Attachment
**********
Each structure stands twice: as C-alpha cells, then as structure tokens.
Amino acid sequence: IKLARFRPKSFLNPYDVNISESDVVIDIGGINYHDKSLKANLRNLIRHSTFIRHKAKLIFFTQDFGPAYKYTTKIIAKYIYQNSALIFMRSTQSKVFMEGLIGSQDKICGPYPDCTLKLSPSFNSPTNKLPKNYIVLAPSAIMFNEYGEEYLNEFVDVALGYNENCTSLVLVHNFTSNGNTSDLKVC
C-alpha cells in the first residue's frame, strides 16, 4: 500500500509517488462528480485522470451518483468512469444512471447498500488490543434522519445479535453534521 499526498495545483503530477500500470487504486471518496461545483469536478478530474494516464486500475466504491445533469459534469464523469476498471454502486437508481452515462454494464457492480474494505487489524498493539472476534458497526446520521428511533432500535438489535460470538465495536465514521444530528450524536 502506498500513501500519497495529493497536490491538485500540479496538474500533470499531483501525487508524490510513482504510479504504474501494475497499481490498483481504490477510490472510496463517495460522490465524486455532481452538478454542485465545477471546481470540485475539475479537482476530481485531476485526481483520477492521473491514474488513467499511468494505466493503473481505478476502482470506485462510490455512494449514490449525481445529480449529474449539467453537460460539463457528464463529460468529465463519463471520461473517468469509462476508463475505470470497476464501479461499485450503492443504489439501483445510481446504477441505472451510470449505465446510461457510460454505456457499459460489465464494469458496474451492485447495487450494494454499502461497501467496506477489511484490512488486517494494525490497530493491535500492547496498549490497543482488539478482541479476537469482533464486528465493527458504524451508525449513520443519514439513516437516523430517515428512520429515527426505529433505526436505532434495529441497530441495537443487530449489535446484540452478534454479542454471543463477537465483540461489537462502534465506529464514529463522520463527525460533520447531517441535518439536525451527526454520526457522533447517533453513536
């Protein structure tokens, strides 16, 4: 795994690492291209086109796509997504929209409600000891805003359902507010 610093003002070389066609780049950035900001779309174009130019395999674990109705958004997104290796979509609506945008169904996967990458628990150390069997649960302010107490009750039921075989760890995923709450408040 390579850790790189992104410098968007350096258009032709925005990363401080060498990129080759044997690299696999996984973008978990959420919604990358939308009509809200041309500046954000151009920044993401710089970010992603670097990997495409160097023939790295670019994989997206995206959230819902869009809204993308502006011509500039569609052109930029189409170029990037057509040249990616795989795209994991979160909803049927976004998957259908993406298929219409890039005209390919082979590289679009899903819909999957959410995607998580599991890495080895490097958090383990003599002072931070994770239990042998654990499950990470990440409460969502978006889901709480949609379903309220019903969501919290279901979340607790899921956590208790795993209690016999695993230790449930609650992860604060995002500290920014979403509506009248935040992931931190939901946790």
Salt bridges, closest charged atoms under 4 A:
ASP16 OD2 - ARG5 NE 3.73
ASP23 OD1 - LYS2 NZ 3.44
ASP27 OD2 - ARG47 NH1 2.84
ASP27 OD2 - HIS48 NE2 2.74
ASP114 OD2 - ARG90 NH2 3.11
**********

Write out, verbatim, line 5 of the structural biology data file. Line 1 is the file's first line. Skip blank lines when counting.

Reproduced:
Salt bridges, closest charged atoms under 4 A: